Created on Saturday, 23 February 2013 Written by JOEL E. MAST
Attrition and reassigning employees has not done enough to balance the Logan County Child Support Enforcement Agency’s budget so the Logan County Commissioners acted Thursday to cut six more positions .
One of the positions is currently vacant. Five employees will be laid off in two weeks.
Three of those will have a chance to take positions within Logan County Job and Family Services which oversees CSEA, public assistance programs and work force development.
Director Susan Bailey-Evans said the CSEA has consistently exceeded its funding resources for several years.
CLICK HERE to view documents related to the CSEA layoffs provided by Ms. Baily-Evans and the Logan County Commission.
Resources, which come from case management fees and state funding, have been flat but stable.
The only option is to further reduce expenses and that forced the layoffs.
“These are some of the most difficult decisions we have to make,” said Commissioner Dustin Wickersham.
Ms. Bailey-Evans concurred, adding JFS tried to make as many changes as possible in the past nine months to minimize the losses.
The CSEA was moved into the JFS structure in 2007 with the hope of saving on administrative costs. However, CSEA employees received raises of between 4 and 18 percent to match JFS employees.
Both maintained separate offices until last year when the CSEA moved into the JFS building at 211 E. Columbus Ave.
Financial problems with the CSEA first came to light in November 2011, when then JFS Director Dan Willoby told the commissioners there was need to cut the CSEA staff.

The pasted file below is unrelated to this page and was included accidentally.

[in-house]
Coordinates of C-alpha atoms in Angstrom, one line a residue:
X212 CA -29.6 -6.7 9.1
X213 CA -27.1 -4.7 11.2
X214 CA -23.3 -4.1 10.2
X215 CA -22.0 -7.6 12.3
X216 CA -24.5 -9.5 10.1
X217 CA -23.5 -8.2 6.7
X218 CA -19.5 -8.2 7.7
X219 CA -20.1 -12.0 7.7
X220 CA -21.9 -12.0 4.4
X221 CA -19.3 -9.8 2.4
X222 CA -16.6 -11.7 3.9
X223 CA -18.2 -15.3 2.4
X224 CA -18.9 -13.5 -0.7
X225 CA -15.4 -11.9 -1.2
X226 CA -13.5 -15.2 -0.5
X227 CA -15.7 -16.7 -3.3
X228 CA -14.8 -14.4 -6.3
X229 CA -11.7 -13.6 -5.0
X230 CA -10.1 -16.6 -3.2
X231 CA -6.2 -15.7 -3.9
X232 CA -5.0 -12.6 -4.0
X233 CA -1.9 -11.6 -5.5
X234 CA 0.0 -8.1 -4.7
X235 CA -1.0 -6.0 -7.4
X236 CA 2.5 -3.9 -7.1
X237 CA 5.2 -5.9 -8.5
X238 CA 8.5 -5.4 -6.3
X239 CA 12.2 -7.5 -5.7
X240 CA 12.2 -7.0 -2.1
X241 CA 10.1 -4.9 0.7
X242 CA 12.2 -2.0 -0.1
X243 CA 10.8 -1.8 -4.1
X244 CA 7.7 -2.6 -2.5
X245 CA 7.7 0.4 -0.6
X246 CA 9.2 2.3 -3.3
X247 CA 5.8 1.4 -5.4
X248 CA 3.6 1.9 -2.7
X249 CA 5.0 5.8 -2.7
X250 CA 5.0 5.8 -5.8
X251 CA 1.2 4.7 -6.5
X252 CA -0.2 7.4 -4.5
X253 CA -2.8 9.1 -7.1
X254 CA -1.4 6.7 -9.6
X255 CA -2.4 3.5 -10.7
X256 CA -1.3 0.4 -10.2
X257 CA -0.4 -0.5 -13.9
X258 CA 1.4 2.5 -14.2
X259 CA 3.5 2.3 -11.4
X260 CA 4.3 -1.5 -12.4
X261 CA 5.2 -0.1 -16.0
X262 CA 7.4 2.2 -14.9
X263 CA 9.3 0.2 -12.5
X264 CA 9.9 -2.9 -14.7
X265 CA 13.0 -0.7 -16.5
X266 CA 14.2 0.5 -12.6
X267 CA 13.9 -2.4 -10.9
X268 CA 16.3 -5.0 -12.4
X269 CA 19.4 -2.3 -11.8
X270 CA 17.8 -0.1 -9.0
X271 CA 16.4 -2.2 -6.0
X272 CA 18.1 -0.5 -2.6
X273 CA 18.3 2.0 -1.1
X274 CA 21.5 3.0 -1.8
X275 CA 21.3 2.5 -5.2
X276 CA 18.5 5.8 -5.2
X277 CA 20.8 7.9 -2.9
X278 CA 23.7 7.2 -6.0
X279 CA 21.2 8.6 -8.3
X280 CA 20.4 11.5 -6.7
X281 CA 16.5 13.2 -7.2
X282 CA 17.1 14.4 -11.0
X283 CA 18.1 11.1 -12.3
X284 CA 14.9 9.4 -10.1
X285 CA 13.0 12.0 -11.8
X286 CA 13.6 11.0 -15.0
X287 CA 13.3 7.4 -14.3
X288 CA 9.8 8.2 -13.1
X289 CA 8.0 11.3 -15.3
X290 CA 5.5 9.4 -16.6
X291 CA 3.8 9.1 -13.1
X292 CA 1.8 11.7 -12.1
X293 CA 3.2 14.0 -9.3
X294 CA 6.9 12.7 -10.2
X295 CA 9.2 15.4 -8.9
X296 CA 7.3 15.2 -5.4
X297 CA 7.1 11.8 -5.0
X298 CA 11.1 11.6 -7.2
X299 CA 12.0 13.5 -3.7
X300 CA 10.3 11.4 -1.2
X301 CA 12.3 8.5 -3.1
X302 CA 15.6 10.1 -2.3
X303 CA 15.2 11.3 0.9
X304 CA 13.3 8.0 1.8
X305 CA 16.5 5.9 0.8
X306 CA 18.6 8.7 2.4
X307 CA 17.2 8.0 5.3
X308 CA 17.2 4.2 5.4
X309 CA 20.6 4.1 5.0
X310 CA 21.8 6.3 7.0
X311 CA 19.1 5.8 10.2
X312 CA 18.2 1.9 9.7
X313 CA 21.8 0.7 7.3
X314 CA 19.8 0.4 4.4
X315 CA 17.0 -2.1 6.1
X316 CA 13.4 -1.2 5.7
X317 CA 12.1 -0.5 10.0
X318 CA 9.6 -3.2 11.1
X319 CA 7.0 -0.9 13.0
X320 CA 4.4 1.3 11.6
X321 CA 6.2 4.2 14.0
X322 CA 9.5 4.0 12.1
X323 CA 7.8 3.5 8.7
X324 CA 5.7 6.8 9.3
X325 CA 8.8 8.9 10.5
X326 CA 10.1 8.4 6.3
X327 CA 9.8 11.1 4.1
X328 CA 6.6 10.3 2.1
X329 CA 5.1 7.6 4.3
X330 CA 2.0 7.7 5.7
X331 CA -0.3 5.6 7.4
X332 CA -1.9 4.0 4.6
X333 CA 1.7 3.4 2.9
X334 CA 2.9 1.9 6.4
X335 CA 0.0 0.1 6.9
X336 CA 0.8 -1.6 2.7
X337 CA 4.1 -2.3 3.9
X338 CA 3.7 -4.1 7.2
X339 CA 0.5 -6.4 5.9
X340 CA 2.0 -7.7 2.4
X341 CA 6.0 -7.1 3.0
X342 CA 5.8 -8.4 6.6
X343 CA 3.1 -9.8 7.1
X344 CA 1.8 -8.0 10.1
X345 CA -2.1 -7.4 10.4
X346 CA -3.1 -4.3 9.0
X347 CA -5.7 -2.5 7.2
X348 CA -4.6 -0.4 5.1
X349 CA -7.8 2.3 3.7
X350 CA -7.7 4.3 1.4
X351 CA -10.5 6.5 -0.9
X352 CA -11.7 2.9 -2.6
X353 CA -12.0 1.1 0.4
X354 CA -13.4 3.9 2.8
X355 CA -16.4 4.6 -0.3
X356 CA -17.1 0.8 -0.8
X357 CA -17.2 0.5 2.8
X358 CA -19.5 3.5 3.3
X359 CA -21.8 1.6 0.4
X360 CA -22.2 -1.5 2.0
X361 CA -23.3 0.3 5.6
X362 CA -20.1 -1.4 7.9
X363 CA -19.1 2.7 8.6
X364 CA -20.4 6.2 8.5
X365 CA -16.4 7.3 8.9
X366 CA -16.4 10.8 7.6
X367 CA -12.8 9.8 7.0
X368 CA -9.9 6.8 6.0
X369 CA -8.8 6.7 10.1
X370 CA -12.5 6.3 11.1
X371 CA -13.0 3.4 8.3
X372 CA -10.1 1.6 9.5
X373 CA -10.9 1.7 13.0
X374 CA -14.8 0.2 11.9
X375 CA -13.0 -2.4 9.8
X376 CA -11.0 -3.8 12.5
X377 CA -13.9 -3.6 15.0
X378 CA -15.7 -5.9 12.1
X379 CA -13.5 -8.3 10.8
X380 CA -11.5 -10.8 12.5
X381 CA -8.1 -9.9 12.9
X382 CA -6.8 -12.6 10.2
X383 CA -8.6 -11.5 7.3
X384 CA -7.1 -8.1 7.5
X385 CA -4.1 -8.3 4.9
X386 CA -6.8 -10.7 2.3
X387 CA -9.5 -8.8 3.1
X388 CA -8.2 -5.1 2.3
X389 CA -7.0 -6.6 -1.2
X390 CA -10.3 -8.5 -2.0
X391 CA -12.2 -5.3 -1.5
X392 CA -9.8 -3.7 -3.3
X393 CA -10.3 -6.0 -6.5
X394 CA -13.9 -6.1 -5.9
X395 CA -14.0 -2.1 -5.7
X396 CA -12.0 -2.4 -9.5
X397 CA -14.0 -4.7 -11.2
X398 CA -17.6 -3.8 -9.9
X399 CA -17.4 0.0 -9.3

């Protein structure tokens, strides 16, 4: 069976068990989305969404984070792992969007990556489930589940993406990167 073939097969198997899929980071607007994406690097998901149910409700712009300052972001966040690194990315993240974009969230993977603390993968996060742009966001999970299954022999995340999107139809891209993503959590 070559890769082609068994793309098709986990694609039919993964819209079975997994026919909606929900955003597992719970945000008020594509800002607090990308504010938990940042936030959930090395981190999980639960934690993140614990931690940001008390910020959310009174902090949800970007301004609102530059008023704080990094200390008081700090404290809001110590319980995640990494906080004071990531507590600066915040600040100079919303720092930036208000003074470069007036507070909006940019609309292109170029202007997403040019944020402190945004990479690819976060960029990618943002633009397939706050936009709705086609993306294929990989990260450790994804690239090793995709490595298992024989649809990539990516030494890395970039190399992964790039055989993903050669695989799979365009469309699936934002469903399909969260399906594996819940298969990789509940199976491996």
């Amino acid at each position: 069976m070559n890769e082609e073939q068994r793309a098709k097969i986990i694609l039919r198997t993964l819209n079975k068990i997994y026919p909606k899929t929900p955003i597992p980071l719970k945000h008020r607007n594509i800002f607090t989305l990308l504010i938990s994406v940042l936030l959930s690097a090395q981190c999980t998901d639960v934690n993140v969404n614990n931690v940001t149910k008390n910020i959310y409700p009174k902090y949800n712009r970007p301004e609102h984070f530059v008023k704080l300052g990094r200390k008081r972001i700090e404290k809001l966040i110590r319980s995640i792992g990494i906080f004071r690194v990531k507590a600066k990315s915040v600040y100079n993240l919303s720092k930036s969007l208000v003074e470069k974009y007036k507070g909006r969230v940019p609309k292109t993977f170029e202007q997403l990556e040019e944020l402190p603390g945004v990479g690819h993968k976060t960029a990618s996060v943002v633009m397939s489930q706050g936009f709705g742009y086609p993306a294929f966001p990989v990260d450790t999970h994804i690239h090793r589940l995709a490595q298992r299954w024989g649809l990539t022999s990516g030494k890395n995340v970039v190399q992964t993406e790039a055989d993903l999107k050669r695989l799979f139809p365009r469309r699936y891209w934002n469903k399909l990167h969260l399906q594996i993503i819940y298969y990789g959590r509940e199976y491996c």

When the CSEA merged with the JFS, it had $800,000 reserves. But it was gone by 2011, used up for covering administration, utilities, payroll and building maintenance services.
Mr. Willoby resigned in January 2012 and Ms. Bailey-Evans was hired by the spring to lead the department. She also oversees the Champaign County JFS.
She was saddled with an agreement to settle a $600,000 debt from a federal program.
Specifically, over several years in the 2000s, the local department was receiving more money than it was actually spending to administer federal programs. But when the time came to settle up at the end of the year, the agency continued to ask for more.
The overpayments kept building up until 2009, when a new accounting system was put into place that forced local agencies to settle their balances with the federal government, ODJFS spokesman Benjamin Johnson reported in an email to the Examiner.
When the final tally came in, Logan County owed $603,832.69. A deal was struck in which the county would forego $15,000 quarterly, or $60,000 per year, in federal payments the local JFS would normally receive until the debt is settled.
The county should be clear of the debt by the end of this decade.
Ms. Bailey-Evans also found the local JFS did not seek enough reimbursements for running another state and federally funded program from 2007 to early 2012. Instead of submitting 100 percent of the reimbursable costs to receive 66 percent, the local agency was submitting just 66 percent of its costs for the program.
She has recovered $110,000 of missed reimbursements under a federal law that permits resubmittals for the previous 24 months. Still, the county lost $150,000 in legitimate reimbursements.
Since 2012, the county has cut expenses for JFS by $456,469. The layoffs will save another $263,617.
The CSEA started 2012 with 15 employees. There will be an administrative lawyer/supervisor, an investigator and four clerical case specialists after the layoffs.
Staff Writer Reuben Mees contributed to this report.